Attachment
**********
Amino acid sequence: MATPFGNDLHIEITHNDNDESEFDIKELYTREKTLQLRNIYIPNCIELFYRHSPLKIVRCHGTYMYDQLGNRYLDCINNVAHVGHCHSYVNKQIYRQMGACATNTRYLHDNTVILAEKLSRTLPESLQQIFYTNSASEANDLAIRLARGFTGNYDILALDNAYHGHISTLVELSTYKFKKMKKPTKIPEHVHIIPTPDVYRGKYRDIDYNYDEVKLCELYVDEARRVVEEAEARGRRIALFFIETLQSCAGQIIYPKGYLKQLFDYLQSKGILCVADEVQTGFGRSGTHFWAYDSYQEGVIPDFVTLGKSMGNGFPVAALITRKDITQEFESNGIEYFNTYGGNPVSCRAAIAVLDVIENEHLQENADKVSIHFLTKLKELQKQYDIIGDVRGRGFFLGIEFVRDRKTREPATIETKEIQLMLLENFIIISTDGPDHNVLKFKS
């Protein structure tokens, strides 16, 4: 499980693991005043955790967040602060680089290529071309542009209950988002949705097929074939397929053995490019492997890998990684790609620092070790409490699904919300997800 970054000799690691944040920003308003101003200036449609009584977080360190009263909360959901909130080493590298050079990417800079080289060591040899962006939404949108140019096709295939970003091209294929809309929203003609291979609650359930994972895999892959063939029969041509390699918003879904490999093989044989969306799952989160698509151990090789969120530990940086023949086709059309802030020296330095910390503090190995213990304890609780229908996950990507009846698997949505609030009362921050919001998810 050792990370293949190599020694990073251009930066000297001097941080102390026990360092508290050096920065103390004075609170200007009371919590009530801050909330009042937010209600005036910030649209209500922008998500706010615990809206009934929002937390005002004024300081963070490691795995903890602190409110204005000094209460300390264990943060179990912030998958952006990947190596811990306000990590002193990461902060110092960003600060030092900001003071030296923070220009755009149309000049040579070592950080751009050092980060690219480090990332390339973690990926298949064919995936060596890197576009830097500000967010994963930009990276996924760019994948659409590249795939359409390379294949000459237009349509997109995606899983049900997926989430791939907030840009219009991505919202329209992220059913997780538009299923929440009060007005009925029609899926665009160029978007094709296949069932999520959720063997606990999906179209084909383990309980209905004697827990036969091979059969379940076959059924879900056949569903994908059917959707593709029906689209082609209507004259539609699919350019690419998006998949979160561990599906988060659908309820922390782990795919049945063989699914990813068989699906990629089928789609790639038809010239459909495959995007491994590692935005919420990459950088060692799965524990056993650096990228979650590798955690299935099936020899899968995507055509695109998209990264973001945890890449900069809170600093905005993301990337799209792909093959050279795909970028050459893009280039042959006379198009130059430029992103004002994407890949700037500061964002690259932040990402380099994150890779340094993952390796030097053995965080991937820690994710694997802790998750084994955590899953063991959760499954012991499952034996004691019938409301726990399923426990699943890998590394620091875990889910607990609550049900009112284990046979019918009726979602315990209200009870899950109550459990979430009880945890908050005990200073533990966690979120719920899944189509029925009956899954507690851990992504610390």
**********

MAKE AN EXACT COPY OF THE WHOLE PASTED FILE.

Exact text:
Amino acid sequence: MATPFGNDLHIEITHNDNDESEFDIKELYTREKTLQLRNIYIPNCIELFYRHSPLKIVRCHGTYMYDQLGNRYLDCINNVAHVGHCHSYVNKQIYRQMGACATNTRYLHDNTVILAEKLSRTLPESLQQIFYTNSASEANDLAIRLARGFTGNYDILALDNAYHGHISTLVELSTYKFKKMKKPTKIPEHVHIIPTPDVYRGKYRDIDYNYDEVKLCELYVDEARRVVEEAEARGRRIALFFIETLQSCAGQIIYPKGYLKQLFDYLQSKGILCVADEVQTGFGRSGTHFWAYDSYQEGVIPDFVTLGKSMGNGFPVAALITRKDITQEFESNGIEYFNTYGGNPVSCRAAIAVLDVIENEHLQENADKVSIHFLTKLKELQKQYDIIGDVRGRGFFLGIEFVRDRKTREPATIETKEIQLMLLENFIIISTDGPDHNVLKFKS
């Protein structure tokens, strides 16, 4: 499980693991005043955790967040602060680089290529071309542009209950988002949705097929074939397929053995490019492997890998990684790609620092070790409490699904919300997800 970054000799690691944040920003308003101003200036449609009584977080360190009263909360959901909130080493590298050079990417800079080289060591040899962006939404949108140019096709295939970003091209294929809309929203003609291979609650359930994972895999892959063939029969041509390699918003879904490999093989044989969306799952989160698509151990090789969120530990940086023949086709059309802030020296330095910390503090190995213990304890609780229908996950990507009846698997949505609030009362921050919001998810 050792990370293949190599020694990073251009930066000297001097941080102390026990360092508290050096920065103390004075609170200007009371919590009530801050909330009042937010209600005036910030649209209500922008998500706010615990809206009934929002937390005002004024300081963070490691795995903890602190409110204005000094209460300390264990943060179990912030998958952006990947190596811990306000990590002193990461902060110092960003600060030092900001003071030296923070220009755009149309000049040579070592950080751009050092980060690219480090990332390339973690990926298949064919995936060596890197576009830097500000967010994963930009990276996924760019994948659409590249795939359409390379294949000459237009349509997109995606899983049900997926989430791939907030840009219009991505919202329209992220059913997780538009299923929440009060007005009925029609899926665009160029978007094709296949069932999520959720063997606990999906179209084909383990309980209905004697827990036969091979059969379940076959059924879900056949569903994908059917959707593709029906689209082609209507004259539609699919350019690419998006998949979160561990599906988060659908309820922390782990795919049945063989699914990813068989699906990629089928789609790639038809010239459909495959995007491994590692935005919420990459950088060692799965524990056993650096990228979650590798955690299935099936020899899968995507055509695109998209990264973001945890890449900069809170600093905005993301990337799209792909093959050279795909970028050459893009280039042959006379198009130059430029992103004002994407890949700037500061964002690259932040990402380099994150890779340094993952390796030097053995965080991937820690994710694997802790998750084994955590899953063991959760499954012991499952034996004691019938409301726990399923426990699943890998590394620091875990889910607990609550049900009112284990046979019918009726979602315990209200009870899950109550459990979430009880945890908050005990200073533990966690979120719920899944189509029925009956899954507690851990992504610390």